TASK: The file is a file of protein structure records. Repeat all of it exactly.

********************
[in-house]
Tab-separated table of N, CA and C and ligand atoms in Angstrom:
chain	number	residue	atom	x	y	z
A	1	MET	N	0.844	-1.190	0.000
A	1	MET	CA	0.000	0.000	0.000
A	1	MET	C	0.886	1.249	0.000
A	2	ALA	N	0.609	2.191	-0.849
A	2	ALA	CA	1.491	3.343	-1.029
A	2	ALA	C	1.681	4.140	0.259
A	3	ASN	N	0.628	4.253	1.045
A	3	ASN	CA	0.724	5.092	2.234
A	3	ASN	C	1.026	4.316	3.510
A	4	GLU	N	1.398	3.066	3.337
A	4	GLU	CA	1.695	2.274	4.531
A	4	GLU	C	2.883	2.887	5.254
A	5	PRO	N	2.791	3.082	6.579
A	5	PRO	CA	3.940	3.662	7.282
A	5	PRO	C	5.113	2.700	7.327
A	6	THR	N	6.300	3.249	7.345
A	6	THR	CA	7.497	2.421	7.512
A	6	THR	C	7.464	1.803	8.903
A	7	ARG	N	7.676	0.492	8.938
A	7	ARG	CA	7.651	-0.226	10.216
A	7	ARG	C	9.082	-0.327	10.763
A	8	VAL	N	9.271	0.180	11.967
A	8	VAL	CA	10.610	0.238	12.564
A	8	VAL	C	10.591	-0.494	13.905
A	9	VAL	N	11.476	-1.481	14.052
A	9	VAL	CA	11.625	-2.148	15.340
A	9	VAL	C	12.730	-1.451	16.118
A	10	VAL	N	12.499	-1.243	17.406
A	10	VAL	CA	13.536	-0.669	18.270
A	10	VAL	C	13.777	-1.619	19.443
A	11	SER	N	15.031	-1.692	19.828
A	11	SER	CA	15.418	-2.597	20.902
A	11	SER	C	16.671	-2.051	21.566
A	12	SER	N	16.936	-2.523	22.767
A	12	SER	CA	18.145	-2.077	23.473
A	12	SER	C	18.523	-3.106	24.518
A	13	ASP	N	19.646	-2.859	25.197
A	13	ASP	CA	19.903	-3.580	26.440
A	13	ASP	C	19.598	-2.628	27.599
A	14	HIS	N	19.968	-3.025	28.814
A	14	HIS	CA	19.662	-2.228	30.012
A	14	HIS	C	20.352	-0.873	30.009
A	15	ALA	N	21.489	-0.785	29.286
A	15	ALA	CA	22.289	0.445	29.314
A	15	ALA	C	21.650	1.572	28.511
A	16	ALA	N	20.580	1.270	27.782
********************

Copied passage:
[in-house]
Tab-separated table of N, CA and C and ligand atoms in Angstrom:
chain	number	residue	atom	x	y	z
A	1	MET	N	0.844	-1.190	0.000
A	1	MET	CA	0.000	0.000	0.000
A	1	MET	C	0.886	1.249	0.000
A	2	ALA	N	0.609	2.191	-0.849
A	2	ALA	CA	1.491	3.343	-1.029
A	2	ALA	C	1.681	4.140	0.259
A	3	ASN	N	0.628	4.253	1.045
A	3	ASN	CA	0.724	5.092	2.234
A	3	ASN	C	1.026	4.316	3.510
A	4	GLU	N	1.398	3.066	3.337
A	4	GLU	CA	1.695	2.274	4.531
A	4	GLU	C	2.883	2.887	5.254
A	5	PRO	N	2.791	3.082	6.579
A	5	PRO	CA	3.940	3.662	7.282
A	5	PRO	C	5.113	2.700	7.327
A	6	THR	N	6.300	3.249	7.345
A	6	THR	CA	7.497	2.421	7.512
A	6	THR	C	7.464	1.803	8.903
A	7	ARG	N	7.676	0.492	8.938
A	7	ARG	CA	7.651	-0.226	10.216
A	7	ARG	C	9.082	-0.327	10.763
A	8	VAL	N	9.271	0.180	11.967
A	8	VAL	CA	10.610	0.238	12.564
A	8	VAL	C	10.591	-0.494	13.905
A	9	VAL	N	11.476	-1.481	14.052
A	9	VAL	CA	11.625	-2.148	15.340
A	9	VAL	C	12.730	-1.451	16.118
A	10	VAL	N	12.499	-1.243	17.406
A	10	VAL	CA	13.536	-0.669	18.270
A	10	VAL	C	13.777	-1.619	19.443
A	11	SER	N	15.031	-1.692	19.828
A	11	SER	CA	15.418	-2.597	20.902
A	11	SER	C	16.671	-2.051	21.566
A	12	SER	N	16.936	-2.523	22.767
A	12	SER	CA	18.145	-2.077	23.473
A	12	SER	C	18.523	-3.106	24.518
A	13	ASP	N	19.646	-2.859	25.197
A	13	ASP	CA	19.903	-3.580	26.440
A	13	ASP	C	19.598	-2.628	27.599
A	14	HIS	N	19.968	-3.025	28.814
A	14	HIS	CA	19.662	-2.228	30.012
A	14	HIS	C	20.352	-0.873	30.009
A	15	ALA	N	21.489	-0.785	29.286
A	15	ALA	CA	22.289	0.445	29.314
A	15	ALA	C	21.650	1.572	28.511
A	16	ALA	N	20.580	1.270	27.782